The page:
Cambridge double up as River Great Ouse provides superb Boat Race show
- Credit: JOE GIDDENS/PA
Cambridge continued their recent stranglehold on the Boat Race with two narrow victories over Oxford in both the men's and women's events.
The two races, held under sunlit Easter Sunday skies, were raced over a three-mile course of the River Great Ouse between Ely and Littleport.
The decision to switch the race from it's traditional course on the Thames, because of problems with Hammersmith Bridge, removed battles with tides, bends and bridges and yet fears that would cause a downturn in quality were quickly dismissed as both races saw the closest winning margin in just under 10 years.
Less than a length separated the crews as the narrow course, and some external hazards, kept watchers on the edge of their seat.
Sarah Winckless, the first female to umpire the men's race in the 166th edition, repeatedly warned Cambridge cox Charlie Marcus to alter his crew's line as they drifted in from the right of the river bank to the centre.
It was a bold strategy from Cambridge, racing over familiar waters, who nevertheless avoided a clash of oars as they hit the front early on.
And while Oxford stayed hot on their heels of their great rivals, they were never able to reel them in.
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"I had to be as far over as I could. I never fouled them, so that's what I had to do," Marcus said speaking to the BBC. "About three strokes before the finish was when I thought we had this won."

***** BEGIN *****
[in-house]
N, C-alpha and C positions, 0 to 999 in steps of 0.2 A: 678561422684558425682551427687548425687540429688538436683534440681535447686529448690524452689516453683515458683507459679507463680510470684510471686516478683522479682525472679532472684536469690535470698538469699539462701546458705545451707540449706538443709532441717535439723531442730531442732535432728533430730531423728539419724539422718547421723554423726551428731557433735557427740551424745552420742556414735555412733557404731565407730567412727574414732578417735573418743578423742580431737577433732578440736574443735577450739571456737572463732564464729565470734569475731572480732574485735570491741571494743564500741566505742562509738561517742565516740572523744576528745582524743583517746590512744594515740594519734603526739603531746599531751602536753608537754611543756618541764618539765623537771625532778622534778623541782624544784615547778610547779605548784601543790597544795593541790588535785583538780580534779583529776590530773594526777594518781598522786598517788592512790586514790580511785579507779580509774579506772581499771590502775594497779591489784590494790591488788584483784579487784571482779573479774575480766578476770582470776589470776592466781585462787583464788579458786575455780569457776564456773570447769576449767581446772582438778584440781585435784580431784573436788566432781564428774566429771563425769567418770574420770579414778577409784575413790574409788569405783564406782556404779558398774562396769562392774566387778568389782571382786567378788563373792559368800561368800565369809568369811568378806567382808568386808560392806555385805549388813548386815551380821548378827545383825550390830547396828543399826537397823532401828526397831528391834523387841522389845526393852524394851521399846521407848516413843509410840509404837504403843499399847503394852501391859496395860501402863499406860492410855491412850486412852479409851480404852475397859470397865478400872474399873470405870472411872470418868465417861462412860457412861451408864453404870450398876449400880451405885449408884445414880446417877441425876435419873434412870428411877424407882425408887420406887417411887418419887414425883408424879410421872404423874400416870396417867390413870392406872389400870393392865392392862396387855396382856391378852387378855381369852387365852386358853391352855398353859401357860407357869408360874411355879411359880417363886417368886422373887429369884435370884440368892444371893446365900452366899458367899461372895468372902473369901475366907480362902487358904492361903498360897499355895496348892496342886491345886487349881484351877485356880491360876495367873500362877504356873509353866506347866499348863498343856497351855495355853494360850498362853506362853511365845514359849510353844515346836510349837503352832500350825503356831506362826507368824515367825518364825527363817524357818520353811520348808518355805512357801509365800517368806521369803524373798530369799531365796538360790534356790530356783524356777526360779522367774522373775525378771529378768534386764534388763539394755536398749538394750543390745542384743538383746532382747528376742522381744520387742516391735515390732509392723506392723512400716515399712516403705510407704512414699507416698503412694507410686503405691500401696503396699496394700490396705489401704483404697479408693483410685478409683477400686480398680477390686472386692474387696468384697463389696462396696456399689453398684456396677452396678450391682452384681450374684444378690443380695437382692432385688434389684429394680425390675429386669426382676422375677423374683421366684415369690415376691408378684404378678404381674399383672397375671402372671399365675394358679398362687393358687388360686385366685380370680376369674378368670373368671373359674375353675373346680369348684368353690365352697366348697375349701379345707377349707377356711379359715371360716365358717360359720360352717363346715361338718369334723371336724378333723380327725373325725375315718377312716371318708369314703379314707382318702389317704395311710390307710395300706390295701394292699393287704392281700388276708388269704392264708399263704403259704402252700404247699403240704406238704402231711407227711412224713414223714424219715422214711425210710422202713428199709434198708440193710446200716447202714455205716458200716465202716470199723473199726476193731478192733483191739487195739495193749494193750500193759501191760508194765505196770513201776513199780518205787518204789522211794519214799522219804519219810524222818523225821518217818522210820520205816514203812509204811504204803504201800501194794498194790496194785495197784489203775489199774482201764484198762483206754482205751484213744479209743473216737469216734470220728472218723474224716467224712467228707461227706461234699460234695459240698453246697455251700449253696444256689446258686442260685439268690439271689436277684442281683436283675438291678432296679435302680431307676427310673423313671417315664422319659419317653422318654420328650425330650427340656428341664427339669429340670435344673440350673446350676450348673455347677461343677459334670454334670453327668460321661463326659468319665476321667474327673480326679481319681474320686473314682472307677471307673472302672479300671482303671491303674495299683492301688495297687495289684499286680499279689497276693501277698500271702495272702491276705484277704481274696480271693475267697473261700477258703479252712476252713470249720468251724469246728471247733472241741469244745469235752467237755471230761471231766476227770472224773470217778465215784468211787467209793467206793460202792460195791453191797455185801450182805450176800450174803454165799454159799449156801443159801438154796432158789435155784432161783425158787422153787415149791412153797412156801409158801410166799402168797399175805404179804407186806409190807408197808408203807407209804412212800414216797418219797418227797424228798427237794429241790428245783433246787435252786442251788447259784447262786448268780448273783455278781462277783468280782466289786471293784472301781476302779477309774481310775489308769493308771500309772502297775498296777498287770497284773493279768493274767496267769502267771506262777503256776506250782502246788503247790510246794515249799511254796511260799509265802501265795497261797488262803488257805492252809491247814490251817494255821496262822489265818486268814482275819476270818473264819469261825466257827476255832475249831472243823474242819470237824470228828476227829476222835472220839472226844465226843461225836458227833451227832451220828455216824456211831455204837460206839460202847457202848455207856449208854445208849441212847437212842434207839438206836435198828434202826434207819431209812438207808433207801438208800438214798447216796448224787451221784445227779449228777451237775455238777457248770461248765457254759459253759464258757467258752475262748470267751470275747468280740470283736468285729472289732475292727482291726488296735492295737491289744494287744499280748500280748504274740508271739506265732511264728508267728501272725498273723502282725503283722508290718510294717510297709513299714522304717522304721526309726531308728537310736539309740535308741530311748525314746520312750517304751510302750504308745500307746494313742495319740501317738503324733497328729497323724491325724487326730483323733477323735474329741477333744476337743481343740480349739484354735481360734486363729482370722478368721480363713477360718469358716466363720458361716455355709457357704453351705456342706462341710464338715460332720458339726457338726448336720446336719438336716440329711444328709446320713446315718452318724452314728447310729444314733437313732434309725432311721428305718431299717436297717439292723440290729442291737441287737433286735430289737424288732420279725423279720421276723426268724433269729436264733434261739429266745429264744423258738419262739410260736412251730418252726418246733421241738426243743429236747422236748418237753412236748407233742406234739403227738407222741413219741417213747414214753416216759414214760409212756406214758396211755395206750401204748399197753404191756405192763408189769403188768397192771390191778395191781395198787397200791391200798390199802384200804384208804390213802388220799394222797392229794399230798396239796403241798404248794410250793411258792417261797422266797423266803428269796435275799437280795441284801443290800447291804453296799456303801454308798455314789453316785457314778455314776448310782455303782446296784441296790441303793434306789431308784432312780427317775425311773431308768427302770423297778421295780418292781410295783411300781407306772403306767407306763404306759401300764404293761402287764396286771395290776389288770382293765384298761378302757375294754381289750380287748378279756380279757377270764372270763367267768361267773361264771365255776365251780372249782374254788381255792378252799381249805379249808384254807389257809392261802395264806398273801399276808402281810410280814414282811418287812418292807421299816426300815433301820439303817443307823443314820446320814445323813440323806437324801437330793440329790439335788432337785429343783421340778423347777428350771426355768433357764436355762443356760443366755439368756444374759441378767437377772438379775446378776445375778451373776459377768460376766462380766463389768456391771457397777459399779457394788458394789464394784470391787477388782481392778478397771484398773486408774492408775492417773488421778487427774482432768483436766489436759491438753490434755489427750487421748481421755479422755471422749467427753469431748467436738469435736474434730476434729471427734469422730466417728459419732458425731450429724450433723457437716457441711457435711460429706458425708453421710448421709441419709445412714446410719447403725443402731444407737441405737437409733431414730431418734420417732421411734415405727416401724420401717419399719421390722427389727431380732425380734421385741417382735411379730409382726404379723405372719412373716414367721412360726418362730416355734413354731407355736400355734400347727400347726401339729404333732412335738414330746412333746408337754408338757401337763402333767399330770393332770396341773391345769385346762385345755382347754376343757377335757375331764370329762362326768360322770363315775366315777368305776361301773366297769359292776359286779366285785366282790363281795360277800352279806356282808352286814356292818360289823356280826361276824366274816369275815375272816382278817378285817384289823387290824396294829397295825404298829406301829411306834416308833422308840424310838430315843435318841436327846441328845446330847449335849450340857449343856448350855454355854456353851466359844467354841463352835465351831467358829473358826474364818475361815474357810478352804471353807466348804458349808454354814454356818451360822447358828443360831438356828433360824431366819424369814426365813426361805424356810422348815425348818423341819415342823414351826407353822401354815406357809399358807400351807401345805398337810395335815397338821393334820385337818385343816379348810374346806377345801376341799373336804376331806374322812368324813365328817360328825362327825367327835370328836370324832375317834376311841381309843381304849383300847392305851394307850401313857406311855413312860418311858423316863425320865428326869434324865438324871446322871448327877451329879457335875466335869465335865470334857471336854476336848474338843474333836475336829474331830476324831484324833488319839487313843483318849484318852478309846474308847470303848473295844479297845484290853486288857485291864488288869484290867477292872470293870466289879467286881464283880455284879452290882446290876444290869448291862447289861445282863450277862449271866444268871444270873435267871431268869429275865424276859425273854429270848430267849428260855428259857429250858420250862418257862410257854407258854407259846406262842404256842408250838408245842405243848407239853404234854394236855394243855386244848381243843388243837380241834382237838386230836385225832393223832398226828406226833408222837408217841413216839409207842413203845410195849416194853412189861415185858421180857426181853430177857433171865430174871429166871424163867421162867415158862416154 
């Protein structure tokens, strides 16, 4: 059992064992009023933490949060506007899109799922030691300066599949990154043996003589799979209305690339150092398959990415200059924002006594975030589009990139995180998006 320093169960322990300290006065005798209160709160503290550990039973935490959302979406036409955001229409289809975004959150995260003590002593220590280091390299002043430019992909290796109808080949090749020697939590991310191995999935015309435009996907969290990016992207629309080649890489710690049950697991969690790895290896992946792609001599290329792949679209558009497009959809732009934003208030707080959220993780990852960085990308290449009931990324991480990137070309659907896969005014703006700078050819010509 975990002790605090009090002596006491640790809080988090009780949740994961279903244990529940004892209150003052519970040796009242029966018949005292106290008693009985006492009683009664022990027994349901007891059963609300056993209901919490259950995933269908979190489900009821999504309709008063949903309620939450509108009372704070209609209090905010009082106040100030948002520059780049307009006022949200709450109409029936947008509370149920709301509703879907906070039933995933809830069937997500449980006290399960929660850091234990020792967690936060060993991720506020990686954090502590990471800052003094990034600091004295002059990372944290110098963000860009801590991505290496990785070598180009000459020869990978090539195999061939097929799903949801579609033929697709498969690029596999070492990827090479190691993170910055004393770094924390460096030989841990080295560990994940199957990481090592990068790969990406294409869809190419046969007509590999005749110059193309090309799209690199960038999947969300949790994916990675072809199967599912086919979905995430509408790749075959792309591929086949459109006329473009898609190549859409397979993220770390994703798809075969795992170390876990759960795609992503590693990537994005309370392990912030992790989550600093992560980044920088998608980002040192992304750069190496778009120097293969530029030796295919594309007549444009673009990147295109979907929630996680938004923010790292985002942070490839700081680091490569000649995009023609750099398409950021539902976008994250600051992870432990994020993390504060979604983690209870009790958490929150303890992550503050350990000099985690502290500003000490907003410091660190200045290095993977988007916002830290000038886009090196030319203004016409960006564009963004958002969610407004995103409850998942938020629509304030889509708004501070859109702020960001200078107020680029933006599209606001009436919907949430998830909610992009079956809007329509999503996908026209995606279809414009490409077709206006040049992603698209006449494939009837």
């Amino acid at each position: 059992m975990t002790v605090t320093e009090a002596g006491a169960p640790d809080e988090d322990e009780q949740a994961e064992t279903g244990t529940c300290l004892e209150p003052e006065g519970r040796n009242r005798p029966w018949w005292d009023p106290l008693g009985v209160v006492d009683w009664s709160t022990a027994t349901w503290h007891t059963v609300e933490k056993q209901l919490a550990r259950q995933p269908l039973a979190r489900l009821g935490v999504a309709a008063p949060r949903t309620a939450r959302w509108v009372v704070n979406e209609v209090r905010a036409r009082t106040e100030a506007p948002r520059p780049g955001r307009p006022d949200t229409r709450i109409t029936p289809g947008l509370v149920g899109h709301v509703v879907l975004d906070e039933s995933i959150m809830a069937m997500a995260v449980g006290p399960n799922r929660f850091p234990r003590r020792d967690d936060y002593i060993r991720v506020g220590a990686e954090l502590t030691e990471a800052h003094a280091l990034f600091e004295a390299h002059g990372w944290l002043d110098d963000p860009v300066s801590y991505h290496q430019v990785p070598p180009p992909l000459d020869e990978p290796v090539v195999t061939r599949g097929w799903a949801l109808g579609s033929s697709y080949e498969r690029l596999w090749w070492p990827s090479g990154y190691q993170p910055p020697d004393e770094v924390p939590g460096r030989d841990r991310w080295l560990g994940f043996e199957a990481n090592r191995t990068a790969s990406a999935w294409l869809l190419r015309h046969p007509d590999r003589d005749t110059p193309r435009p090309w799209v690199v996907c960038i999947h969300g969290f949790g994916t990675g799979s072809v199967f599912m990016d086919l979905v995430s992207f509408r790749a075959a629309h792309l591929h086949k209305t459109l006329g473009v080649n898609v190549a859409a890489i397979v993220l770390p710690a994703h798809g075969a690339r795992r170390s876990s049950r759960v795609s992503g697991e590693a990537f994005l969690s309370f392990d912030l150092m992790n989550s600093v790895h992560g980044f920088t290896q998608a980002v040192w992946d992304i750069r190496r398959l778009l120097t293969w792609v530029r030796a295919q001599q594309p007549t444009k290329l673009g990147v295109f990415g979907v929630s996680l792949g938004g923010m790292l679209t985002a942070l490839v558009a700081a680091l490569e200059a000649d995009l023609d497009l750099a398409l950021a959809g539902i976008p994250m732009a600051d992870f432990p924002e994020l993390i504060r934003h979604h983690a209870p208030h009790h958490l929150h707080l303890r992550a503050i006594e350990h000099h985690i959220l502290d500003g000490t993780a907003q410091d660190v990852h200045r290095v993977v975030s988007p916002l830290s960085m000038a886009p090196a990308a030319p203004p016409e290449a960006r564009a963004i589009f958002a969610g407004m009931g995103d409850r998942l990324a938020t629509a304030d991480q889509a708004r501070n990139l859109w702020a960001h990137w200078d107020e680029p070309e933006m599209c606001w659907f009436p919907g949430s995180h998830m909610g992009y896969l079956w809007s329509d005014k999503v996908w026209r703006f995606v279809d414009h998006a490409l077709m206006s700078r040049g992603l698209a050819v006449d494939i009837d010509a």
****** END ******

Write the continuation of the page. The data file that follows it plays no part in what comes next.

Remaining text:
There was a moment of minor concern when Winckless warned of reeds in the middle of the river but the crews passed them without incident.
It was Cambridge's third win in a row and fourth in the last five.
"You dream of this moment," Cambridge rower Theo Weinberger said. "I don't know what to say, it's two years' worth of training and hard work, it just means so much and I don't think there's anything you can quite compare it to."
It was more of a see-saw affair in the women's race but the light Blues were left celebrating a fourth successive victory.
Oxford were repeatedly warned by the umpire for encroaching on their rivals' line but Cambridge held their nerve, establishing a slender lead after halfway and holding it all the way to the finish, just before the Victoria Street bridge in Littleport.
Dylan Whitaker, the winning cox, was full of praise for his opposite number Costi Levy.
He said: "Massive, massive props to Costi because she steered like an absolute champ. That was close but we knew what our plan was, we kept it calm and loose and it worked."